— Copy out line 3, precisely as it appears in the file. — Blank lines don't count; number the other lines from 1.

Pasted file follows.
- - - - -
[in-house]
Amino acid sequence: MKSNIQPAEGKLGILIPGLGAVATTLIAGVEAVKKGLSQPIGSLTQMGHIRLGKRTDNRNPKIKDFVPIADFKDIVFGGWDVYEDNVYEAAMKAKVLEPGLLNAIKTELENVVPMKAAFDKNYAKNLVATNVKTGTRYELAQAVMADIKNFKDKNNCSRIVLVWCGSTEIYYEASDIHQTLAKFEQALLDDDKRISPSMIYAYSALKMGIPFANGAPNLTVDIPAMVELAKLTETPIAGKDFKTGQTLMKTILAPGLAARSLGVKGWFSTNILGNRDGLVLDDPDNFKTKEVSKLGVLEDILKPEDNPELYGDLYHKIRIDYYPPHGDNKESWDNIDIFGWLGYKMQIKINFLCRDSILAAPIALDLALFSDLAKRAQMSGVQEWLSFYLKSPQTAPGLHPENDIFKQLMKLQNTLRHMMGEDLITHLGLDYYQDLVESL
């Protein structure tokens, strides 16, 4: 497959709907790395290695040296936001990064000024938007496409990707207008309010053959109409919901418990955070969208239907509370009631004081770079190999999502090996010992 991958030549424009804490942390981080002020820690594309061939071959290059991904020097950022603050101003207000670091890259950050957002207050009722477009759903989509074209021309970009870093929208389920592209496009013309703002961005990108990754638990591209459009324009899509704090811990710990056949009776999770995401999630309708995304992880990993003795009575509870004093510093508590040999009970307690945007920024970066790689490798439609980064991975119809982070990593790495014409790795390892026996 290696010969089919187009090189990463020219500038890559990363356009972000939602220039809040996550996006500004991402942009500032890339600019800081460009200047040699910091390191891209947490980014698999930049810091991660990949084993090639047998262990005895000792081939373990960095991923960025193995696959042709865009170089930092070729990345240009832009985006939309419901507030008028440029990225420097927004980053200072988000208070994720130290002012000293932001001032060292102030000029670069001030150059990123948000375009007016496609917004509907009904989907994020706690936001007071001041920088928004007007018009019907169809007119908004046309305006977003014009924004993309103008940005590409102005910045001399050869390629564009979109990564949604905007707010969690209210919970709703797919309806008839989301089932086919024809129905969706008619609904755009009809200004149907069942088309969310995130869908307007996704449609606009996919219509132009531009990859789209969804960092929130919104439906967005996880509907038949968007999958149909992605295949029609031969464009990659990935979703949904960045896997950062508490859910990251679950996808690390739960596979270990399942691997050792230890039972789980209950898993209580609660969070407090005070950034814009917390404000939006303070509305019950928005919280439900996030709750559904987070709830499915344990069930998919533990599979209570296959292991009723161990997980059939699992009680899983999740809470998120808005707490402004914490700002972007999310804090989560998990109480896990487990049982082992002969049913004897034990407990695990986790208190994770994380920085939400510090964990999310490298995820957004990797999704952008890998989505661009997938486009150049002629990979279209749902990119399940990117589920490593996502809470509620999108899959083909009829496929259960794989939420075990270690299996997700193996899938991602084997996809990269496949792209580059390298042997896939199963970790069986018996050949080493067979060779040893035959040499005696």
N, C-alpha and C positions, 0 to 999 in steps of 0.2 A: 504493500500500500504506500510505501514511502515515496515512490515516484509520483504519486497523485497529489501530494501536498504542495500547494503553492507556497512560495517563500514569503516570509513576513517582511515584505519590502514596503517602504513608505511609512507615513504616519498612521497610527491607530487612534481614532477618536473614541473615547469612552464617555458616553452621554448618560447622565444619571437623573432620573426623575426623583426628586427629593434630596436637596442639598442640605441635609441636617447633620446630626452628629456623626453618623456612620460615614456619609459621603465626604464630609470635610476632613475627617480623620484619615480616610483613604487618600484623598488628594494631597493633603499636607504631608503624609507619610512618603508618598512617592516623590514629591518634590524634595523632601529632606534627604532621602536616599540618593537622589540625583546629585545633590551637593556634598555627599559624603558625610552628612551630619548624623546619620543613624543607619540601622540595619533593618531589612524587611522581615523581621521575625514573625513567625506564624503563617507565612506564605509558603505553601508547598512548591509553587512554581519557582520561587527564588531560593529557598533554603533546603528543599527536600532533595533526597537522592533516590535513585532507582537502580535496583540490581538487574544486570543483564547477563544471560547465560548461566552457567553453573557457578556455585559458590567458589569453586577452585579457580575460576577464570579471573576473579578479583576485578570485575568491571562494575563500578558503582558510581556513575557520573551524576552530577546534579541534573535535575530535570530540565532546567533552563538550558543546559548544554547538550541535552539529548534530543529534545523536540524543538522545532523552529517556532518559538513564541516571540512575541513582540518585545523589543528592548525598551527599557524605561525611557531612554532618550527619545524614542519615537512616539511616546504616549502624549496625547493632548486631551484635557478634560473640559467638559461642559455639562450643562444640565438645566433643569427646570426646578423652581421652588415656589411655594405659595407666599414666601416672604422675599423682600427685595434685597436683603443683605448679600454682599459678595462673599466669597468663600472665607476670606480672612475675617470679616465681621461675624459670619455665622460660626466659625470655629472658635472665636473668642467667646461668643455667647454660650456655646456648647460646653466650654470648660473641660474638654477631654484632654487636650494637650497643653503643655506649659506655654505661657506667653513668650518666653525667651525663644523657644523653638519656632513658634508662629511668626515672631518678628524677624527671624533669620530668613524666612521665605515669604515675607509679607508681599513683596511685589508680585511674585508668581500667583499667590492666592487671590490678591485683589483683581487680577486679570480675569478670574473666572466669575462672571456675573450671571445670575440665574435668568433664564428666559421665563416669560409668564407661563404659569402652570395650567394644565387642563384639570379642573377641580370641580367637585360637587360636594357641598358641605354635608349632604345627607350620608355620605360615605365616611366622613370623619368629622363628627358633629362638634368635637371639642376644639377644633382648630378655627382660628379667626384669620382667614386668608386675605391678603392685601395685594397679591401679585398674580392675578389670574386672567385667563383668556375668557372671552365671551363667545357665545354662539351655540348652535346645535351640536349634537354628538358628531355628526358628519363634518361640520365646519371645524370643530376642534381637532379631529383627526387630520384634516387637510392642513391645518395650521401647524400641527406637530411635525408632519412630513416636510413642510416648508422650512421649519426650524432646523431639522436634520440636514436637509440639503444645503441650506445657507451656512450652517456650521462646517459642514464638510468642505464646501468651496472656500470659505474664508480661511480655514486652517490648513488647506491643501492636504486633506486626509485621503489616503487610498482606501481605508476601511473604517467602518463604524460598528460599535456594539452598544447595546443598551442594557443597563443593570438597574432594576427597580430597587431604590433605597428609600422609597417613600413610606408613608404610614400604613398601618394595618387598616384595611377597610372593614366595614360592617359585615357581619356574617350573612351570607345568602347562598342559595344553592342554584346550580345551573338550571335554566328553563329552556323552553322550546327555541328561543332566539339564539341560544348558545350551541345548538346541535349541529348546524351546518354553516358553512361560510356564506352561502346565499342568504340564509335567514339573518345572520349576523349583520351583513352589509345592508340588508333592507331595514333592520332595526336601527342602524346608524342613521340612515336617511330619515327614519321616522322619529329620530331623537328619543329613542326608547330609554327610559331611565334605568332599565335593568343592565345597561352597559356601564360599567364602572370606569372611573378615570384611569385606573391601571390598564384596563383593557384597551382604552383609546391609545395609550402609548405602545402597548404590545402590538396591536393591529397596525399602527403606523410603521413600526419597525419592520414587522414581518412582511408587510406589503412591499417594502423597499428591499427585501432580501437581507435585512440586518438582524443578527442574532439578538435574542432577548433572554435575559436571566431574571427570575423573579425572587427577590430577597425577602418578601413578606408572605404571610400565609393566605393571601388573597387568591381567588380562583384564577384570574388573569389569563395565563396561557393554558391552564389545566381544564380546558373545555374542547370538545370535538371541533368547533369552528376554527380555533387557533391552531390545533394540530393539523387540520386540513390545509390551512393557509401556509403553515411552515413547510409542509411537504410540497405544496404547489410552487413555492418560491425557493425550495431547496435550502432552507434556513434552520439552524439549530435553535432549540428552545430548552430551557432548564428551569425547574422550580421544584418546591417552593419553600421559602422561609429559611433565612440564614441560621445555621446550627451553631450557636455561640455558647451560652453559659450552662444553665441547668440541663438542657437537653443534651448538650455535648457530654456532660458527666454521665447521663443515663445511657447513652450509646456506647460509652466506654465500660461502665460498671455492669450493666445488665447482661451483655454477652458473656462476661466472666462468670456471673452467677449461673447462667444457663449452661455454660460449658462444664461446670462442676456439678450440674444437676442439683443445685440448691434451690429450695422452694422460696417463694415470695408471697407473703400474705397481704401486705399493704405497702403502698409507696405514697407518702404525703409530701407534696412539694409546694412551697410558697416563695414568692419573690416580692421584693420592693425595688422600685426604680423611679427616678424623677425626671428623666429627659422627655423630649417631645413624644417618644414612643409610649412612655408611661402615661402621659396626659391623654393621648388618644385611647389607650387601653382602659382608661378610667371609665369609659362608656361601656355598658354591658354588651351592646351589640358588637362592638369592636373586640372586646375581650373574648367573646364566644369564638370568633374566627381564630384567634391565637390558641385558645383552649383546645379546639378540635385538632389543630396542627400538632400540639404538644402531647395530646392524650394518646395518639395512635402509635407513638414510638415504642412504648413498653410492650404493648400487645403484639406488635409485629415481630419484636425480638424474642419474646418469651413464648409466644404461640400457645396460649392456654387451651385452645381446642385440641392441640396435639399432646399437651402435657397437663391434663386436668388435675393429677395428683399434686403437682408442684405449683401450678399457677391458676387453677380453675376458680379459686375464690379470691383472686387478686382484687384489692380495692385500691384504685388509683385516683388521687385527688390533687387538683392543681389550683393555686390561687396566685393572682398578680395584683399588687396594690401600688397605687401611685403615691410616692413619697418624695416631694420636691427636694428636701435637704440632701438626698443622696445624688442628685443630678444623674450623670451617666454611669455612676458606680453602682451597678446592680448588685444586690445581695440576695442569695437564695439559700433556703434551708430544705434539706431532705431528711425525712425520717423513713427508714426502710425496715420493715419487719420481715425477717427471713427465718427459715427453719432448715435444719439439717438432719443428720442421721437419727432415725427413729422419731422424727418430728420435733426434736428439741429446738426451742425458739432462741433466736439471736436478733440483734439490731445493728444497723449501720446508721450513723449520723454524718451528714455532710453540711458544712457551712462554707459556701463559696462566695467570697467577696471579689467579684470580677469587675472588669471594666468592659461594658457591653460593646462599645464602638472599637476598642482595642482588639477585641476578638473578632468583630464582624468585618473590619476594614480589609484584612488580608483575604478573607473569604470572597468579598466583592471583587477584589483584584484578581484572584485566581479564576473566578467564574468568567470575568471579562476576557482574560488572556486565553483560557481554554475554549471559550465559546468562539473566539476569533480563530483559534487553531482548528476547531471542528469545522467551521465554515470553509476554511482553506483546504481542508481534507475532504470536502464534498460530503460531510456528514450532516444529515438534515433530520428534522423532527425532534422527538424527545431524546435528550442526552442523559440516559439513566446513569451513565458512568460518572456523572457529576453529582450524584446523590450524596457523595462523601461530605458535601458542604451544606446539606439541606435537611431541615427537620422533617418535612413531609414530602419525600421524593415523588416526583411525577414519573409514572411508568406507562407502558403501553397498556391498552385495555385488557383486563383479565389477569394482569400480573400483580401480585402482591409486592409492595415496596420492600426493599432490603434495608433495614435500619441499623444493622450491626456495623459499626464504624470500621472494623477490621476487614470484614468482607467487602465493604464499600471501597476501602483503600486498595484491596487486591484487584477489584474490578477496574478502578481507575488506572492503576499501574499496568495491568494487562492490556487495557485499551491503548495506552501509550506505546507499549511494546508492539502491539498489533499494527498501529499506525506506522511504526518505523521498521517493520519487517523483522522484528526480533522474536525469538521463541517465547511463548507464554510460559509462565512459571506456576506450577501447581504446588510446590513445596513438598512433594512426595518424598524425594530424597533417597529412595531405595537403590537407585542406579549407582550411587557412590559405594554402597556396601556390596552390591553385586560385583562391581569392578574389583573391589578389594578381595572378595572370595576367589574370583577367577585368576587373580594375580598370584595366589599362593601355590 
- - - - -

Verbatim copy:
């Protein structure tokens, strides 16, 4: 497959709907790395290695040296936001990064000024938007496409990707207008309010053959109409919901418990955070969208239907509370009631004081770079190999999502090996010992 991958030549424009804490942390981080002020820690594309061939071959290059991904020097950022603050101003207000670091890259950050957002207050009722477009759903989509074209021309970009870093929208389920592209496009013309703002961005990108990754638990591209459009324009899509704090811990710990056949009776999770995401999630309708995304992880990993003795009575509870004093510093508590040999009970307690945007920024970066790689490798439609980064991975119809982070990593790495014409790795390892026996 290696010969089919187009090189990463020219500038890559990363356009972000939602220039809040996550996006500004991402942009500032890339600019800081460009200047040699910091390191891209947490980014698999930049810091991660990949084993090639047998262990005895000792081939373990960095991923960025193995696959042709865009170089930092070729990345240009832009985006939309419901507030008028440029990225420097927004980053200072988000208070994720130290002012000293932001001032060292102030000029670069001030150059990123948000375009007016496609917004509907009904989907994020706690936001007071001041920088928004007007018009019907169809007119908004046309305006977003014009924004993309103008940005590409102005910045001399050869390629564009979109990564949604905007707010969690209210919970709703797919309806008839989301089932086919024809129905969706008619609904755009009809200004149907069942088309969310995130869908307007996704449609606009996919219509132009531009990859789209969804960092929130919104439906967005996880509907038949968007999958149909992605295949029609031969464009990659990935979703949904960045896997950062508490859910990251679950996808690390739960596979270990399942691997050792230890039972789980209950898993209580609660969070407090005070950034814009917390404000939006303070509305019950928005919280439900996030709750559904987070709830499915344990069930998919533990599979209570296959292991009723161990997980059939699992009680899983999740809470998120808005707490402004914490700002972007999310804090989560998990109480896990487990049982082992002969049913004897034990407990695990986790208190994770994380920085939400510090964990999310490298995820957004990797999704952008890998989505661009997938486009150049002629990979279209749902990119399940990117589920490593996502809470509620999108899959083909009829496929259960794989939420075990270690299996997700193996899938991602084997996809990269496949792209580059390298042997896939199963970790069986018996050949080493067979060779040893035959040499005696």